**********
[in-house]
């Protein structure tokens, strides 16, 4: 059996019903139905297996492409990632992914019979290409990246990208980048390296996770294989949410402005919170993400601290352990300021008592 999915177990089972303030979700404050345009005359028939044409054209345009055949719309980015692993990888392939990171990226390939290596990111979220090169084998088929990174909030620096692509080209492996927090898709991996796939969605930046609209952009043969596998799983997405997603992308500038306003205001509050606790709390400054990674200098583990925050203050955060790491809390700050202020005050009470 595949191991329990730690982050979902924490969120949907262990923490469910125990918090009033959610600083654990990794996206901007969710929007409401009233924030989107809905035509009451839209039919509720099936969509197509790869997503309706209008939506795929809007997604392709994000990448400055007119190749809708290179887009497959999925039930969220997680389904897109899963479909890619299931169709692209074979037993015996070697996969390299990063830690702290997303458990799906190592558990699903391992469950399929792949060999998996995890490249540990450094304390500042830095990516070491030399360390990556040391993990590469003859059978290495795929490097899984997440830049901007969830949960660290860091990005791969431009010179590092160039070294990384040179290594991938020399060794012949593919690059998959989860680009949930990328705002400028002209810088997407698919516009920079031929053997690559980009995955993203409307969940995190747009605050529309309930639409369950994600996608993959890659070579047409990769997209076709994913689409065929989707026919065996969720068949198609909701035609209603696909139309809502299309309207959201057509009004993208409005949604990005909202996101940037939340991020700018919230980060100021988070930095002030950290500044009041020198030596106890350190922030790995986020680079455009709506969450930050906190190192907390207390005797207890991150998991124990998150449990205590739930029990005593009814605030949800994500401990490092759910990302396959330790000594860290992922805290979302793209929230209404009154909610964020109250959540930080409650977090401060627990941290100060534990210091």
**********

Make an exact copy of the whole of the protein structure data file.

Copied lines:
[in-house]
């Protein structure tokens, strides 16, 4: 059996019903139905297996492409990632992914019979290409990246990208980048390296996770294989949410402005919170993400601290352990300021008592 999915177990089972303030979700404050345009005359028939044409054209345009055949719309980015692993990888392939990171990226390939290596990111979220090169084998088929990174909030620096692509080209492996927090898709991996796939969605930046609209952009043969596998799983997405997603992308500038306003205001509050606790709390400054990674200098583990925050203050955060790491809390700050202020005050009470 595949191991329990730690982050979902924490969120949907262990923490469910125990918090009033959610600083654990990794996206901007969710929007409401009233924030989107809905035509009451839209039919509720099936969509197509790869997503309706209008939506795929809007997604392709994000990448400055007119190749809708290179887009497959999925039930969220997680389904897109899963479909890619299931169709692209074979037993015996070697996969390299990063830690702290997303458990799906190592558990699903391992469950399929792949060999998996995890490249540990450094304390500042830095990516070491030399360390990556040391993990590469003859059978290495795929490097899984997440830049901007969830949960660290860091990005791969431009010179590092160039070294990384040179290594991938020399060794012949593919690059998959989860680009949930990328705002400028002209810088997407698919516009920079031929053997690559980009995955993203409307969940995190747009605050529309309930639409369950994600996608993959890659070579047409990769997209076709994913689409065929989707026919065996969720068949198609909701035609209603696909139309809502299309309207959201057509009004993208409005949604990005909202996101940037939340991020700018919230980060100021988070930095002030950290500044009041020198030596106890350190922030790995986020680079455009709506969450930050906190190192907390207390005797207890991150998991124990998150449990205590739930029990005593009814605030949800994500401990490092759910990302396959330790000594860290992922805290979302793209929230209404009154909610964020109250959540930080409650977090401060627990941290100060534990210091």